“During the process of visualizing or creating an idea, there are many pieces of information required throughout the process: product specifications, interface specifications and resource requirements for every addition of a new or improved feature,” says Therese Fessenden, user experience specialist at the Nielsen Norman Group.
“Designers regularly must stop what they are doing mid-task to gather information that is not immediately on hand,” she says. “With AR, designers can continue working, dedicating mental energy toward the task at hand, without leaving or distracting themselves to gather that additional information.”
AR’s visualization strengths also include projection mapping, which has proven suitable for very large products or contexts. This feature, however, comes with a caveat.
“Space and relatively static locations become a limiting factor,” says Eric Kam, manufacturing business channel marketing and alliances director at the ESI Group.
With these features in mind, proponents of AR assert that the technology’s strengths can accelerate time to market and add new dimensions to collaboration. That said, the technology faces challenges that affect the productivity at the designer’s workbench.
Hardware Shortcomings, Performance Limitations
Some obstacles compromising AR’s ability to deliver enhanced visualization relate to hardware limitations. For example, consider the delivery devices used by AR systems. The devices fall into four general categories, each facilitating immersion to varying degrees. These include heads-up displays, holographic displays, smart glasses and handheld systems. The current technology suffers from shortcomings that prevent AR devices from achieving their full potential.
“Notable barriers for real AR adoption are lack of resolution, dynamic range and field of view, which are far from what a human eye can do,” says Dalmasso.
In addition, AR system providers also must address problems within the systems’ interaction capabilities.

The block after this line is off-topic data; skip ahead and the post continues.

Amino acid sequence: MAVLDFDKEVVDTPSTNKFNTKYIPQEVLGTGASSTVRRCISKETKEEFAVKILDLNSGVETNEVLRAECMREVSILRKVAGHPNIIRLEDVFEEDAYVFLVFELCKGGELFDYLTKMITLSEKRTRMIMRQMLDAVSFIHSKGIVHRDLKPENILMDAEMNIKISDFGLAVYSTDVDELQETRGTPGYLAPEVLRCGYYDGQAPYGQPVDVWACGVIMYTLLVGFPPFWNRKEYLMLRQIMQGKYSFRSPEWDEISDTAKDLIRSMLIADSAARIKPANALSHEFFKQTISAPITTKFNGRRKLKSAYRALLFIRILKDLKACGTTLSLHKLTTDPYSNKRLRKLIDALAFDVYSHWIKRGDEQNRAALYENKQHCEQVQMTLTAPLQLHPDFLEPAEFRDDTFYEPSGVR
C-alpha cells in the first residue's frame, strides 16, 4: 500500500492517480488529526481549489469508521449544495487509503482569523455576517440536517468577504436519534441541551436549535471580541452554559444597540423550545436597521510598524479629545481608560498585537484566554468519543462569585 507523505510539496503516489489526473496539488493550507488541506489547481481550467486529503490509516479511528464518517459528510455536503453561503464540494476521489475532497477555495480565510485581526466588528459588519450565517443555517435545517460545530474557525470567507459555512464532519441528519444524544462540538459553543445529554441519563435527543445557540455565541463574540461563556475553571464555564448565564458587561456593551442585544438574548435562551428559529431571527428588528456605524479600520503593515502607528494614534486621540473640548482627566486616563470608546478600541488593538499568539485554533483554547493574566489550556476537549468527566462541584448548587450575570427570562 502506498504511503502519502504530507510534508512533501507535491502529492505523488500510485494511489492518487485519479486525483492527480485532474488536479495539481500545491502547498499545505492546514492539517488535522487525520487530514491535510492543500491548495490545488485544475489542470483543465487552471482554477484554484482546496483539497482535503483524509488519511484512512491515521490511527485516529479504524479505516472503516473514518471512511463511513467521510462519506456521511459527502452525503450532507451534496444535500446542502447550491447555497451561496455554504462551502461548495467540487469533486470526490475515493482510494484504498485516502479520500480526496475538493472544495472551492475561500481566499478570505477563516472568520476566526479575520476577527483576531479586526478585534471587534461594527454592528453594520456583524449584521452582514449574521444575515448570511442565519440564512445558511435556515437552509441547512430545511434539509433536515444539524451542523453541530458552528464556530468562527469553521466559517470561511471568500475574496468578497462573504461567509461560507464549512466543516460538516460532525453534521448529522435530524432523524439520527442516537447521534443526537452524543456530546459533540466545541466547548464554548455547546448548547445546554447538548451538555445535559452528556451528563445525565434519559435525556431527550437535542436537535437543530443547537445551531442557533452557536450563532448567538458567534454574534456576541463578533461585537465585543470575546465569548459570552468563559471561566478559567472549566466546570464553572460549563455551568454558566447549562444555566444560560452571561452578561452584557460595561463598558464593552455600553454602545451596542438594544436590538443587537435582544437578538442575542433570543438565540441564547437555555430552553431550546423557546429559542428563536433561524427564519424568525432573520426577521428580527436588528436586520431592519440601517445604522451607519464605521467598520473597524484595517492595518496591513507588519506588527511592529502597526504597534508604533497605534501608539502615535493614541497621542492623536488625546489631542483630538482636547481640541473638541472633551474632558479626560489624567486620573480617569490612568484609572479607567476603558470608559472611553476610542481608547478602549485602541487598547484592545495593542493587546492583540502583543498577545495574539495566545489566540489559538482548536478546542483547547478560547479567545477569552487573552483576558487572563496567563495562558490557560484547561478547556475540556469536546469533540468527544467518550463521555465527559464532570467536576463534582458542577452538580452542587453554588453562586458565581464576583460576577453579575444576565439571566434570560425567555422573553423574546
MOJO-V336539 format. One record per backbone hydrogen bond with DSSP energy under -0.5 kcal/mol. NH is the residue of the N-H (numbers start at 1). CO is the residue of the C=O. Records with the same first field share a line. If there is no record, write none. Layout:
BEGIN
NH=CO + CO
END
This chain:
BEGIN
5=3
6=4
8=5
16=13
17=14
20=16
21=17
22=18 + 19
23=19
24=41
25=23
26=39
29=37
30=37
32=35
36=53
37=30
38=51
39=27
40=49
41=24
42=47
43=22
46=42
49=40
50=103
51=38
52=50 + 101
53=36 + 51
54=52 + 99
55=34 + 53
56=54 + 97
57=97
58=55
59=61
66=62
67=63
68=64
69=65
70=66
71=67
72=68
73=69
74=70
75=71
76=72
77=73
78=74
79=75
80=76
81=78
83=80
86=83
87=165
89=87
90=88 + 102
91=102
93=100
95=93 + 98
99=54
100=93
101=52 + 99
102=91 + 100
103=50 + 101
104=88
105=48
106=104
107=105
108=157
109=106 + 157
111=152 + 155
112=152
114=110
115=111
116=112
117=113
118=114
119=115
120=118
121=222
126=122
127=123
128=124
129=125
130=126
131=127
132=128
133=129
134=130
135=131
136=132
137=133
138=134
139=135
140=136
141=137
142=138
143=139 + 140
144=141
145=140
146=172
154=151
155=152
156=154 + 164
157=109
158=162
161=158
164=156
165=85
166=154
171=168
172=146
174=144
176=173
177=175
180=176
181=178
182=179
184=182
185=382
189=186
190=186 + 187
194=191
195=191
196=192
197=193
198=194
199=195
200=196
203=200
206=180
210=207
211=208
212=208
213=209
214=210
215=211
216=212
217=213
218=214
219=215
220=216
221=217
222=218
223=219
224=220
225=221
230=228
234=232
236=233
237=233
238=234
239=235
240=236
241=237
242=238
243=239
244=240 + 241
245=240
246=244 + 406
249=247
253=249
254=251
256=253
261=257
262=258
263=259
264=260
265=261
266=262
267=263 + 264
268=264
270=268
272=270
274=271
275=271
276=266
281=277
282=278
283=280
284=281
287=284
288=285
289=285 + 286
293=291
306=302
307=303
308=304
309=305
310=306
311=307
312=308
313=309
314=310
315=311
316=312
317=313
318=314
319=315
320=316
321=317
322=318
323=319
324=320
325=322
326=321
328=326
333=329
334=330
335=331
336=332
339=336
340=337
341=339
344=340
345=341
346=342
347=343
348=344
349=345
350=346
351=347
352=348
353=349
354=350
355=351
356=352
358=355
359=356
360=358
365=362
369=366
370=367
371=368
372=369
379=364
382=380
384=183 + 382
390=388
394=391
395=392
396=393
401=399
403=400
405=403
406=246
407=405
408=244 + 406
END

“Interactions with the virtual product are far from being ‘natural,’” says Dalmasso. “Lack of haptic feedbacks and difficulty tracking gestures are some of the limitations slowing down adoption. Analyzing gaze (eye tracking) and some other human actions, such as voice, could help improve understanding of the user’s intent.”
AR device developers are still grappling with ergonomic issues. Users still find current AR systems relatively intrusive. Wearable devices can be heavy and cumbersome, and tethered systems can distract users while they are attempting to perform their task.
Developers could address these issues by reducing the size of the device, but if they do so that generally comes with a limitation of computation power. As a result, developers of these systems face tough trade-offs in balancing power demands with form factor limitations.
Power limitations present more of a challenge than ergonomics for AR devices. This points to an even larger problem facing designers using AR.
“Current AR devices have limited compute capabilities and limited memory, which generally causes the devices to struggle to perform computationally intensive tasks,” says Dalmasso. “For example, AR devices generally come with limited GPU [graphics processing unit] capabilities, preventing them from using state-of-the-art rendering techniques like real-time ray tracing or complex lighting rasterization. As a result, a photorealistic or physically correct rendering of a product cannot be easily achieved within an AR environment.”
Prepping Data for AR
The constraints imposed by limited compute resources also hinder AR systems’ ability to process CAD data into a usable format for AR systems. Many AR systems simply have limited ability to render full CAD models.
“When discussing graphics with extended reality [which includes AR] professionals, you will find yourself often discussing numbers of polygons as a way of describing modeling complexity, since all the 3D models will at some point be broken down from complex solids into collections of smaller, more discrete polygonal or tessellated models,” says Kam. “The number of polygons that can be rendered in a 3D view is limited by the available computing power on the CPU and GPU of the extended reality system.”